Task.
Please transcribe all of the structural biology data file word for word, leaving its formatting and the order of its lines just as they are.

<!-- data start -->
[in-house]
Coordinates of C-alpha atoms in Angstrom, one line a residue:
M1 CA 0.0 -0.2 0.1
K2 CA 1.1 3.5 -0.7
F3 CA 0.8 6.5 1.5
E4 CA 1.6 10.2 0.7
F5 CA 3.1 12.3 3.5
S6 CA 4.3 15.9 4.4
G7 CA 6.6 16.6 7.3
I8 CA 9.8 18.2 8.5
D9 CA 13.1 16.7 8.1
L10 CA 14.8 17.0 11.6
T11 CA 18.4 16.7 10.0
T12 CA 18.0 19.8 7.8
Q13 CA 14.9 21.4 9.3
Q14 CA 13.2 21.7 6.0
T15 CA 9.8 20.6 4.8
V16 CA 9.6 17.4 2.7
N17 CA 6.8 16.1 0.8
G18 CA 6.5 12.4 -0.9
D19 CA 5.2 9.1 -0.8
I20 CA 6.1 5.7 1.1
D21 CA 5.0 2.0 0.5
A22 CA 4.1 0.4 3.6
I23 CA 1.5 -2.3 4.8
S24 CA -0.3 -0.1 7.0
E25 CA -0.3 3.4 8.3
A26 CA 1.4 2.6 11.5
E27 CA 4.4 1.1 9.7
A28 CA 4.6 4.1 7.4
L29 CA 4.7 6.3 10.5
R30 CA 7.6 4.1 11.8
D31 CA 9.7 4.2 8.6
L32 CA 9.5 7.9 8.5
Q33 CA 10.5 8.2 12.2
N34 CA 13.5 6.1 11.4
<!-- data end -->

[in-house]
Coordinates of C-alpha atoms in Angstrom, one line a residue:
M1 CA 0.0 -0.2 0.1
K2 CA 1.1 3.5 -0.7
F3 CA 0.8 6.5 1.5
E4 CA 1.6 10.2 0.7
F5 CA 3.1 12.3 3.5
S6 CA 4.3 15.9 4.4
G7 CA 6.6 16.6 7.3
I8 CA 9.8 18.2 8.5
D9 CA 13.1 16.7 8.1
L10 CA 14.8 17.0 11.6
T11 CA 18.4 16.7 10.0
T12 CA 18.0 19.8 7.8
Q13 CA 14.9 21.4 9.3
Q14 CA 13.2 21.7 6.0
T15 CA 9.8 20.6 4.8
V16 CA 9.6 17.4 2.7
N17 CA 6.8 16.1 0.8
G18 CA 6.5 12.4 -0.9
D19 CA 5.2 9.1 -0.8
I20 CA 6.1 5.7 1.1
D21 CA 5.0 2.0 0.5
A22 CA 4.1 0.4 3.6
I23 CA 1.5 -2.3 4.8
S24 CA -0.3 -0.1 7.0
E25 CA -0.3 3.4 8.3
A26 CA 1.4 2.6 11.5
E27 CA 4.4 1.1 9.7
A28 CA 4.6 4.1 7.4
L29 CA 4.7 6.3 10.5
R30 CA 7.6 4.1 11.8
D31 CA 9.7 4.2 8.6
L32 CA 9.5 7.9 8.5
Q33 CA 10.5 8.2 12.2
N34 CA 13.5 6.1 11.4